For these reasons, the top story of 2016 is not the unprecedented politicized backlash but rather the persistence of progress even in the face of these growing challenges. Don’t get me wrong, the politicization of the reaction against LGBT rights was a huge story. It’s just not the top one.
Indeed, often the heightened backlash occurs precisely because there has been so much progress (I even think of my home state of North Carolina). But progress continues.

One thing that strikes me about the new stories is that there is no consistent correlation between ruling ideology and progress. Leftists and the center-right are all over the map (I think it's safe to say the far right is consistently anti-LGBT).


Wednesday, January 04, 2017

Tom Shannon as Secretary of State?

H/t Orlando Pérez on Twitter, citing Diplopundit.

We’ve asked the State Department who will be designated as Acting Secretary of State in the event that Mr. Tillerson does not get confirmation immediately after inauguration day. The State Department directed us to Executive Order 13251 of December 28, 2001 which designates the order of succession for the agency. Based on this E.O., if the Senate drags the confirmation of Mr. Tillerson for months, the State Department will have the Under Secretary for Political Affairs, Thomas A. Shannon, Jr. as Acting Secretary of State until such time when the Senate can confirm the 69th Secretary of State. In the event that Ambassador Shannon is not able to, the next in line is the Under Secretary for Management, Patrick F. Kennedy.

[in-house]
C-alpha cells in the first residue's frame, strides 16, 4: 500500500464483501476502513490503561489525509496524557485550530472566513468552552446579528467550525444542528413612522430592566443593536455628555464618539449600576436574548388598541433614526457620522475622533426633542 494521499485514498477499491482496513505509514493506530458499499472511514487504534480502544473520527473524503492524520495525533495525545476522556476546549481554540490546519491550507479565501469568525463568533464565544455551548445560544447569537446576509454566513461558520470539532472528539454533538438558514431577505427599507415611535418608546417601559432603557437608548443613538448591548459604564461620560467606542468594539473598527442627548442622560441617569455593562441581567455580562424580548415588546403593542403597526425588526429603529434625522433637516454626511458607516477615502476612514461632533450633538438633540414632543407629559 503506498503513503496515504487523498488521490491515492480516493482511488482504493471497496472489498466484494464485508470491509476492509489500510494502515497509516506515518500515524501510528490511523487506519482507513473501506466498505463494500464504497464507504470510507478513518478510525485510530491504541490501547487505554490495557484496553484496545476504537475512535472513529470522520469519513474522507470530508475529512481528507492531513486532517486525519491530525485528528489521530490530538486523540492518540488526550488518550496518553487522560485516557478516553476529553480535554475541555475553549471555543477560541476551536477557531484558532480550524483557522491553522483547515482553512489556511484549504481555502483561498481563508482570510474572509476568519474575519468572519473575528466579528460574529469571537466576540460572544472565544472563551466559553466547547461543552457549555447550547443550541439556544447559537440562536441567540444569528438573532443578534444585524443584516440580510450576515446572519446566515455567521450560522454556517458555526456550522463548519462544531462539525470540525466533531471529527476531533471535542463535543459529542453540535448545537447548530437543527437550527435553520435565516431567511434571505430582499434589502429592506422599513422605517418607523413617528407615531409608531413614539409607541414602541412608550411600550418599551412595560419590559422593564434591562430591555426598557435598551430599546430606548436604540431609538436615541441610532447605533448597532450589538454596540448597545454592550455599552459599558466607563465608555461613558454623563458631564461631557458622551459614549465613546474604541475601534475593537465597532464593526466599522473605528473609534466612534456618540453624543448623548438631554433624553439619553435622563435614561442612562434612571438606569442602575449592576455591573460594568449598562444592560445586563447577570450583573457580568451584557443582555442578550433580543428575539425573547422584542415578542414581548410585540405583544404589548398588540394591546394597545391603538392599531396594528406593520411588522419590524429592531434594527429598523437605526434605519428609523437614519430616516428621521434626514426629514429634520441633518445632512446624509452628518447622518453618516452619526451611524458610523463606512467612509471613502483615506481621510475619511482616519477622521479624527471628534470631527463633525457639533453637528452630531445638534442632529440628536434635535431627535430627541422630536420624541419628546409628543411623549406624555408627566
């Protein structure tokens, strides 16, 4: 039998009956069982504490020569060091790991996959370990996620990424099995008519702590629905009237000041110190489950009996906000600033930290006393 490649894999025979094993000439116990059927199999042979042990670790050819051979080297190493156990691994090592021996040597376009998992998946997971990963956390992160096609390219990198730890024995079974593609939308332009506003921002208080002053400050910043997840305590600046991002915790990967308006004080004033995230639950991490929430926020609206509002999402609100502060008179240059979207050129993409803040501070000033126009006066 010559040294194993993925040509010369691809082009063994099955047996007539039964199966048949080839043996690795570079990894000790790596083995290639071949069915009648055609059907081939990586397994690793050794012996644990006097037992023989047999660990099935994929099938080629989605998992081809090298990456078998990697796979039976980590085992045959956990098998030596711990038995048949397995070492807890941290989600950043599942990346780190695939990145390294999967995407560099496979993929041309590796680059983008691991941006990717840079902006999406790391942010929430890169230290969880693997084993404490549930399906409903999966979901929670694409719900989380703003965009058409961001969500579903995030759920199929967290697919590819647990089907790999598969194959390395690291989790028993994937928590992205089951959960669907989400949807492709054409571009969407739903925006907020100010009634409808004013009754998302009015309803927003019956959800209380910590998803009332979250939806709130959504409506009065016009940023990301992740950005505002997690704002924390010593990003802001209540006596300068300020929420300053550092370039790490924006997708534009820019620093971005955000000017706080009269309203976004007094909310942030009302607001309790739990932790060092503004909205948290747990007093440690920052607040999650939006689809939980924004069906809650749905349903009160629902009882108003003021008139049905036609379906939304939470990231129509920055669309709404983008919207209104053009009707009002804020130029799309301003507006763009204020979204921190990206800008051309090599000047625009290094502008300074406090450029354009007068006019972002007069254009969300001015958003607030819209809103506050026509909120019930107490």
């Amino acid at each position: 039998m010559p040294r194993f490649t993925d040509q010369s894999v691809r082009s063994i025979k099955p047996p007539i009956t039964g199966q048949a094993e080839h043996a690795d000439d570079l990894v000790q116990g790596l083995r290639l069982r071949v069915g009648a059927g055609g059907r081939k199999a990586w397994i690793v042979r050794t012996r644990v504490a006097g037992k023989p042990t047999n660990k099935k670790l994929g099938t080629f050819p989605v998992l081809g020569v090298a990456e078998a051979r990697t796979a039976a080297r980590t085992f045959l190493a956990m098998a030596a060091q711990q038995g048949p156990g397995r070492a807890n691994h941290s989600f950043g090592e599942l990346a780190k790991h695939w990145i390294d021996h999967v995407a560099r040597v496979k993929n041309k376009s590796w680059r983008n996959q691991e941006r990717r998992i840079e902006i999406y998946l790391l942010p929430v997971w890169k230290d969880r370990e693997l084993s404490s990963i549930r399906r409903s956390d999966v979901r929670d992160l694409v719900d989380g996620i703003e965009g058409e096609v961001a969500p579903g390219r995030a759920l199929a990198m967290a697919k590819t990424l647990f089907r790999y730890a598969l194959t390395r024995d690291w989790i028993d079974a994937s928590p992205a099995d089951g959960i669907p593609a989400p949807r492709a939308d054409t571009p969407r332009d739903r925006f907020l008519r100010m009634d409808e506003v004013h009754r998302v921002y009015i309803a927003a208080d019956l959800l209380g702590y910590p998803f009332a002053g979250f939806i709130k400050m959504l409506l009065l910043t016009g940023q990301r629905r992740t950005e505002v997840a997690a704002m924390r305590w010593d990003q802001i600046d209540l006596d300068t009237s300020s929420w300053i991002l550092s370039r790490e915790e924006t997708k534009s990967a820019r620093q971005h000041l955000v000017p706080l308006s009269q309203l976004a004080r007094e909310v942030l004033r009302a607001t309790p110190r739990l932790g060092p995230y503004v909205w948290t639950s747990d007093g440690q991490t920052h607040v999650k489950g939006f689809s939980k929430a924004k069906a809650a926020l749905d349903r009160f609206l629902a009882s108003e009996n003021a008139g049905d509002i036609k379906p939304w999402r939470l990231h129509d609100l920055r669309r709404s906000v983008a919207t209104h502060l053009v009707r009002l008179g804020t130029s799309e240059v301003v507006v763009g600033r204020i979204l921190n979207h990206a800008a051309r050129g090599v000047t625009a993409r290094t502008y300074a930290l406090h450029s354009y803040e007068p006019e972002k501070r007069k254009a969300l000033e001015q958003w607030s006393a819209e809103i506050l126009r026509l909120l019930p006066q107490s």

For those of you who follow Latin America, you know that Tom Shannon is an experienced and respected diplomat who worked both for George W. Bush and Barack Obama. In recent times he's been the administration liaison with Venezuela--I most recently wrote about this in November.

The odd thing, then, is that the potential acting Secretary of State is very well qualified but (almost precisely because he is so well qualified as a diplomat) has a mindset that is wholly different from the president he would serve. I have no idea how likely this entire scenario is, but he'd be a good choice, especially for relations with Latin America.


Mexico's 2017 Is Not Starting Well

The year is only four days old, but already looks to be a bad one for Mexico, and Donald Trump is in the middle of it.

--Deregulation has pushed gas prices up, which has prompted protests. Prices could go up by 20% over January. The timing seems terrible, but speculation is that the government wanted an influx of cash in anticipation of the Trump administration.

--After being bullied by Donald Trump, Ford announced it would cancel plans for a $1.6 billion plant in San Luis Potosí. There is reason to fear that companies will hesitate to invest, at least for now, because Trump will tweet at them. But overall, concern about NAFTA being tinkered with will likely slow investment from all countries

--The peso dropped to its lowest point in seven weeks.

On the flip side, concern about Trump has made remittances soar, which at least is positive in the short term but not sustainable. We'll have to see after January 20 how that changes.

Enrique Peña Nieto has a 29% approval rating, with 65% disapproval. That's already bad but watch it go lower.